|Charity Leaders’ Exchange|
According to The World Health Organisation there is approximately a billion people in the world today who have some form of disability. The figure is approximate as it is difficult to get absolute figures for every part of the world and for every possible condition considered to be a disability.
Why is this important from the point of view of the mobile industry? Because many of the services that are taken for granted when reaching for the latest mobile devices are simply not available to this disadvantaged group on account of their lack of touch, motor skills, cognitive capacity, hearing or sight. In short, accessibility to the modern mobile world is often restricted.
In the past, the different areas were approached in isolation and expensive, condition-dependent technology was developed. As the ICT world moves to a more software centric position, and as multiple screens become the norm for accessing services for our business and personal lives, access is facilitated on a much wider scale and at a much lower price point. Ask any disabled person and they will tell you that they want to use mainstream technology, have the latest device and live in the real digital world - not in an artificial disabled isolated pocket of the world.
The signs are promising: from Turing and von Neumann’s beginnings of the computing industry we have moved to massively virtualised computing infrastructure, coupled with a range of devices with flexible input and output facilities which can be enhanced, where necessary, with peripherals appropriate to an individual disability. This is a complete volte face from the disability specific designed equipment of the last 30 years. Fundamentally, the content and applications are digitally accessible, and the question is simply how to adapt the interface for a particular condition or series of conditions. Interestingly, we have gone full cycle from the analogue processes of early computing/code breaking, to return to the use of analogue speech and gesturing to interact with the computing world.
The fact that the processing and storage are virtualised across devices and infrastructure (in the cloud) means that a relatively low cost, even low power device in our hands, on our heads or wrapped around our bodies, can leverage the vast compute power of the Internet to support our daily lives.
The permutations are endless whatever the disability. The hearing impaired can use video services to sign to each other, receive real time text messages and potentially have video lip read for them in the future. People with cognitive problems such as Asperger’s could have their wearable camera process the faces of people in the room and feedback whether they are happy, sad, angry or neutral.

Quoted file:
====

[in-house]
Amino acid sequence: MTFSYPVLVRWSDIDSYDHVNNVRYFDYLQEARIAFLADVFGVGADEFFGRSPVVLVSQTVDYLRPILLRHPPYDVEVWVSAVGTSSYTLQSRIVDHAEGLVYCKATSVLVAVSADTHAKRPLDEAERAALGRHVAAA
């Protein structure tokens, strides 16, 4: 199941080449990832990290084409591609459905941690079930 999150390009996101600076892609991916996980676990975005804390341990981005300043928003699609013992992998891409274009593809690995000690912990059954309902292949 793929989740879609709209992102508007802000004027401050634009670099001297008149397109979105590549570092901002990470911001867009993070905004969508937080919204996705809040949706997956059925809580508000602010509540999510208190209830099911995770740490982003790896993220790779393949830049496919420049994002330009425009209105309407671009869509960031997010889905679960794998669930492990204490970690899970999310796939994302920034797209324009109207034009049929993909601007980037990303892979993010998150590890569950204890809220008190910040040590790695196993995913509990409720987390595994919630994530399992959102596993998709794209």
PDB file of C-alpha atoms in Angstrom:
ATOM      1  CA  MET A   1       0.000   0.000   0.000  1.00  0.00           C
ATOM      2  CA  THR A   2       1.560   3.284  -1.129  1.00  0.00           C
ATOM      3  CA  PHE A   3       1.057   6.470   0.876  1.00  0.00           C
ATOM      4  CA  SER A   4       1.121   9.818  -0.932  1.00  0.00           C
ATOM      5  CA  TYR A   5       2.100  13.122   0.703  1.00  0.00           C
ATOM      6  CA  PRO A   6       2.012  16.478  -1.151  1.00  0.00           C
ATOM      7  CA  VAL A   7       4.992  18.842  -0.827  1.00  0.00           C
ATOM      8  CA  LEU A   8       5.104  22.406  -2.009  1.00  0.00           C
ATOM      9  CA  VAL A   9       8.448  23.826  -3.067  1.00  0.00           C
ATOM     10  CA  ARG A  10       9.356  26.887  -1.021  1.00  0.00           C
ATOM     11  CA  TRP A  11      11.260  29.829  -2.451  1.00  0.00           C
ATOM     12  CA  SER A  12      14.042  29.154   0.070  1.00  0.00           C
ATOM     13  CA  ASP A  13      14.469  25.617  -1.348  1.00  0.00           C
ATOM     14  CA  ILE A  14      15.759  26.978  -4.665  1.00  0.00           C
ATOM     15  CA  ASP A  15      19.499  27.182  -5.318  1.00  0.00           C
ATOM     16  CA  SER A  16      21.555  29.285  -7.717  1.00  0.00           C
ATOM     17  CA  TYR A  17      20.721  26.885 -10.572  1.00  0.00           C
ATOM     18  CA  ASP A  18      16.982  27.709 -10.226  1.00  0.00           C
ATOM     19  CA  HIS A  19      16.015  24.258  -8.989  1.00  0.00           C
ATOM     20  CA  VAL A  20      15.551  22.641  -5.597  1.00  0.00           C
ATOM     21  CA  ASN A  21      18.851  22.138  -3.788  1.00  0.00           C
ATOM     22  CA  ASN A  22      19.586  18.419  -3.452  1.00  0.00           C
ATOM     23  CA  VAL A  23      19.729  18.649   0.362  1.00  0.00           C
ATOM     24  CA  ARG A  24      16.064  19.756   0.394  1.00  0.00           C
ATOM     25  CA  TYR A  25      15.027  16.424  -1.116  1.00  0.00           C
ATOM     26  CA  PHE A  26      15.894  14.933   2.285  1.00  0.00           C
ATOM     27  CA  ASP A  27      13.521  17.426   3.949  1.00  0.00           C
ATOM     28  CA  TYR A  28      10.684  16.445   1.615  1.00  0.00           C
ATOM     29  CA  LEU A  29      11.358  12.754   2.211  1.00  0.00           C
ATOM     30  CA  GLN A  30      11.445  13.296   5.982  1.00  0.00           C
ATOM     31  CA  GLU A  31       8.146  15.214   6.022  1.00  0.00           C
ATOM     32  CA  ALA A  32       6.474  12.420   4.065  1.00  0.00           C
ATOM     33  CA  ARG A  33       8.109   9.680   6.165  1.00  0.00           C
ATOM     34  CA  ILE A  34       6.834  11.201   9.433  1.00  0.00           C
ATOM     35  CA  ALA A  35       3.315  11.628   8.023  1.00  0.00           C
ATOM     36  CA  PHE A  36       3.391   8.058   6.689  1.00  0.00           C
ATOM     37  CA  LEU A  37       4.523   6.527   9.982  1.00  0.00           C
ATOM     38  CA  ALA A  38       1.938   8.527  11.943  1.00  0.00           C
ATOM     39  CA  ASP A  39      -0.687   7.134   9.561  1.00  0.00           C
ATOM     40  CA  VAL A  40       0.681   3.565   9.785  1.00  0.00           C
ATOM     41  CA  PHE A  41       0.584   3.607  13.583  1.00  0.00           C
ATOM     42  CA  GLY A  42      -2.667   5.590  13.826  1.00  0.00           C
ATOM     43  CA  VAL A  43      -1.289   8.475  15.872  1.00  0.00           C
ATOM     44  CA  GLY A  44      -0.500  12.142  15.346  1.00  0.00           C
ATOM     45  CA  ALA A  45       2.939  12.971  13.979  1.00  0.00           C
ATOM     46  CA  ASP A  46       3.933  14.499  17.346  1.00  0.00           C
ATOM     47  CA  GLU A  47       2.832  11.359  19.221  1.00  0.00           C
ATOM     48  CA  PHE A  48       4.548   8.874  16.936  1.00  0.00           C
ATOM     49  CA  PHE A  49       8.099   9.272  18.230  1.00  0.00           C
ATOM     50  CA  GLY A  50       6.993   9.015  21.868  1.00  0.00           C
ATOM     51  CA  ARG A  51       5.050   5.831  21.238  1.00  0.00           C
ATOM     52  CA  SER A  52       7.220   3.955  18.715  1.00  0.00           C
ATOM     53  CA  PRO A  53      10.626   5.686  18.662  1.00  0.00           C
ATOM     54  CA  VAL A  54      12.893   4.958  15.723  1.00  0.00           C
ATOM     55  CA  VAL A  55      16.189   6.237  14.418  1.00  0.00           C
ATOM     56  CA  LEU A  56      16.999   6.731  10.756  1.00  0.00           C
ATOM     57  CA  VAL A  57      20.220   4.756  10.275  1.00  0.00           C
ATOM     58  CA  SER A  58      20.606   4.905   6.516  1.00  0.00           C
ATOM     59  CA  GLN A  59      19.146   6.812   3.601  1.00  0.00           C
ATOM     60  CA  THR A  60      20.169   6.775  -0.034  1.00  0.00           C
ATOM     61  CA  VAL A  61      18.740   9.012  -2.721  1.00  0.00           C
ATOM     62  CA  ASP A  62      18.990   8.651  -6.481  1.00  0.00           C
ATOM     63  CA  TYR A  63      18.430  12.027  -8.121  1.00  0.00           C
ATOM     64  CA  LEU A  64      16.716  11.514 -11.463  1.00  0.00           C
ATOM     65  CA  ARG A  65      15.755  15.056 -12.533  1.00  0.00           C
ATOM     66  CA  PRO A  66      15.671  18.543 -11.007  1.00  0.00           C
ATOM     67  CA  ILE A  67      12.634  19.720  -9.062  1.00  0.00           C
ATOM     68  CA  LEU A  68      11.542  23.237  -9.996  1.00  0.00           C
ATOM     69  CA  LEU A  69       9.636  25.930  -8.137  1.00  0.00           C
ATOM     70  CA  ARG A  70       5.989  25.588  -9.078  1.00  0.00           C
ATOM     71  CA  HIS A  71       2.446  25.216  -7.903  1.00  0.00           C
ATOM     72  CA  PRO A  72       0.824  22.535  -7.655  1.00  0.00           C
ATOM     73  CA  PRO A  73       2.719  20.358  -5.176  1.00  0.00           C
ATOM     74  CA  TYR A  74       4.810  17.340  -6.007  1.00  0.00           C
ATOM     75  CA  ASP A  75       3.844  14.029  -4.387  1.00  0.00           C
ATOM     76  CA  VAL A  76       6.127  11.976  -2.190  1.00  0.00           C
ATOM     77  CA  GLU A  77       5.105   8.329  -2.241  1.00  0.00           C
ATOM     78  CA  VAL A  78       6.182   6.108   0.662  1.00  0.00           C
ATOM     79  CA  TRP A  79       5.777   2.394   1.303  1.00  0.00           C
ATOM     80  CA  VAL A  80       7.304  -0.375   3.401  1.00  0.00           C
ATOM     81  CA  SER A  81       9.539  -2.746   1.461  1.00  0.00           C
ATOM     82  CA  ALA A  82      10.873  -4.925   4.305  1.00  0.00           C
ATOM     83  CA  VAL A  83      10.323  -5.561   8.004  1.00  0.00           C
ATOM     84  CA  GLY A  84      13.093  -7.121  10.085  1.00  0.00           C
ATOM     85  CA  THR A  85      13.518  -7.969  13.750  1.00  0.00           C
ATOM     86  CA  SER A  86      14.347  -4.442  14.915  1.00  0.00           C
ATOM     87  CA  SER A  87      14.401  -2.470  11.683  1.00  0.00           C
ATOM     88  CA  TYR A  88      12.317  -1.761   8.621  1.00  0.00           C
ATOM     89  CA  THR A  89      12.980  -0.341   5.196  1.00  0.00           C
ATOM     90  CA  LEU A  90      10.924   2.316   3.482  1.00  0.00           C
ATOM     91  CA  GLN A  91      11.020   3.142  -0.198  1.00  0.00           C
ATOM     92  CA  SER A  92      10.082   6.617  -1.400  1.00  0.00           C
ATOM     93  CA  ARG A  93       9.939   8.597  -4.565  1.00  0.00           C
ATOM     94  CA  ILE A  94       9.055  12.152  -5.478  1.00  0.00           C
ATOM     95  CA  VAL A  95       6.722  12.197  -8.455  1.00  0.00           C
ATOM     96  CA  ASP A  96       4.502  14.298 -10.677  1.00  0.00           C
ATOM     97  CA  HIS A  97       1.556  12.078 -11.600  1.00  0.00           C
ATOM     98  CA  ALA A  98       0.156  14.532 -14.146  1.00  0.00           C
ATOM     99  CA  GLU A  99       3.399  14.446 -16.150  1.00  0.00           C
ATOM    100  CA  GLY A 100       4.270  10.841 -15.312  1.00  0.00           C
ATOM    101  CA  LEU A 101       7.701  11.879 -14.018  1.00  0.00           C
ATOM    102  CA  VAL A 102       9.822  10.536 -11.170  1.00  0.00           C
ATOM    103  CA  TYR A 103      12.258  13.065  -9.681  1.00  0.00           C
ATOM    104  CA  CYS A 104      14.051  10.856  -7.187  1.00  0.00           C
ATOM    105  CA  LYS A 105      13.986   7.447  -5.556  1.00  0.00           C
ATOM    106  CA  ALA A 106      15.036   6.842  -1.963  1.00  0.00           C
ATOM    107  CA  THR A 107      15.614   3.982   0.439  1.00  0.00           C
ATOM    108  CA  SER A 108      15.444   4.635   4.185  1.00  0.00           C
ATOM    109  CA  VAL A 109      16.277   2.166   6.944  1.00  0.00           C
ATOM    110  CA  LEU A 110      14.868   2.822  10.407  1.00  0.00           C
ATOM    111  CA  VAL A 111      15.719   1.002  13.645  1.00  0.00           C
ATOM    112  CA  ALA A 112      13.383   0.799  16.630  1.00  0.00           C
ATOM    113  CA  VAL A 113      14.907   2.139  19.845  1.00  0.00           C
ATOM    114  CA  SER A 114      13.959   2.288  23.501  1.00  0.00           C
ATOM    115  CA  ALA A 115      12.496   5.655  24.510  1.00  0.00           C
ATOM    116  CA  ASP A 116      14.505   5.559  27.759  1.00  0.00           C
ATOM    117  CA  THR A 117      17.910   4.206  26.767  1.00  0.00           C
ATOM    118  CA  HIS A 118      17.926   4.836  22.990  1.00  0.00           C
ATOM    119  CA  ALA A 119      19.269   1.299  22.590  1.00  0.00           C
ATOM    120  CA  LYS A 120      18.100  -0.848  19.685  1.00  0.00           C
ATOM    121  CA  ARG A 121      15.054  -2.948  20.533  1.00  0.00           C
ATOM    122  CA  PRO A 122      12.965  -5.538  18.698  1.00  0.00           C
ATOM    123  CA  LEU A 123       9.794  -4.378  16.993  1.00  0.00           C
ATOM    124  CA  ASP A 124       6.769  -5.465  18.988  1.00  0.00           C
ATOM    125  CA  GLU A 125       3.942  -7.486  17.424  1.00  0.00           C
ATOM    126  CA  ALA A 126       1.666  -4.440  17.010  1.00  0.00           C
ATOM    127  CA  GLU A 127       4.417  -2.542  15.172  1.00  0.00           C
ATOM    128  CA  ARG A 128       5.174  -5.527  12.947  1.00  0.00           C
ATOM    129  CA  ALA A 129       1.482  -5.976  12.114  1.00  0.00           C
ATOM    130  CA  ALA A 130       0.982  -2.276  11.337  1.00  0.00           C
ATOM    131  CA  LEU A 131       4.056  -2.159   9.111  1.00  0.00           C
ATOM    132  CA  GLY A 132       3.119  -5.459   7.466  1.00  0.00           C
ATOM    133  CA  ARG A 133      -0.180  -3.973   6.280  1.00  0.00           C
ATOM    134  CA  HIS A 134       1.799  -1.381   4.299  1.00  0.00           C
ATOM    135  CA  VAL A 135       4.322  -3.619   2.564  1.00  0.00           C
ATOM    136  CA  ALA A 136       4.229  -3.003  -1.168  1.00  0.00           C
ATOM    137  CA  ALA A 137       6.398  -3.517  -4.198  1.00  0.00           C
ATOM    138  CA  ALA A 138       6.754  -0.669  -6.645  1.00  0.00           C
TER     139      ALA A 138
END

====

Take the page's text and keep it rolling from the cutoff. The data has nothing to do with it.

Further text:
So what’s missing? Many of the pieces are in place but education on several fronts is required:
Accessibility on all devices needs to be made readily available to all disability categories
Web sites, applications and content need to be correctly designed and labelled to allow the accessibility software to correctly navigate
Interlinking of peripherals (wearables), smart phones, tablets, laptops and televisions needs to be made straight forward
And, possibly most importantly, the various disabled groups need to be educated as to what is available to them assuming the above are executed correctly. Many disabled people today are unaware of the possibilities of interacting with the ICT world. This has traditionally been as a result of a lack of accessibility but also combined with a relatively high price tag. The more embedded the accessibility becomes, the broader the market appeal. It is also important to point out that an increasing proportion of the disabled people are elderly. Exact figures do not exist for most categories but it is evident that disability grows with age. The time at which people become disabled is vitally important as our ability to take on new technology declines dramatically with age!
And there is a surprising benefit to the remaining 85% of the world’s population. The better annotated applications, content and web sites become, the easier they are for so-called ‘normal’ people to navigate with the range of tools available. The better the speech input and text to speech output, the less likely drivers are to pick up their mobiles while driving. In the world of unified communications, the better the translation between text, Instant Messaging, video, email and the various social apps, the easier people will communicate via their preferred means. Innovation from apps developers, service providers, device manufacturers all play their role in enhancing the accessible world.
It all comes to a head in the world of automotive. The ‘self-drive car’ promoted by many of the automotive manufacturers today represents a fantastic combination of accessible Machine-to-Machine service. Able-bodied people look forward to the self-drive car option when trying to finish off a presentation or have a rest. Be assured, disabled people who are currently unable to drive, look forward to the fully self-drive car with glee!
The mobile industry can play a major role in facilitating and accelerating this accessibility revolution. Working with the device manufacturers, applications and content providers, but most importantly, with the various disability groups, educating all parties as to what the digital world can bring to the untapped billion for their home lives, on the move, but perhaps most importantly, in an expanded possibility of contributing to the workforce.
If you want more information or wish to contact Chris, please view his member profile here.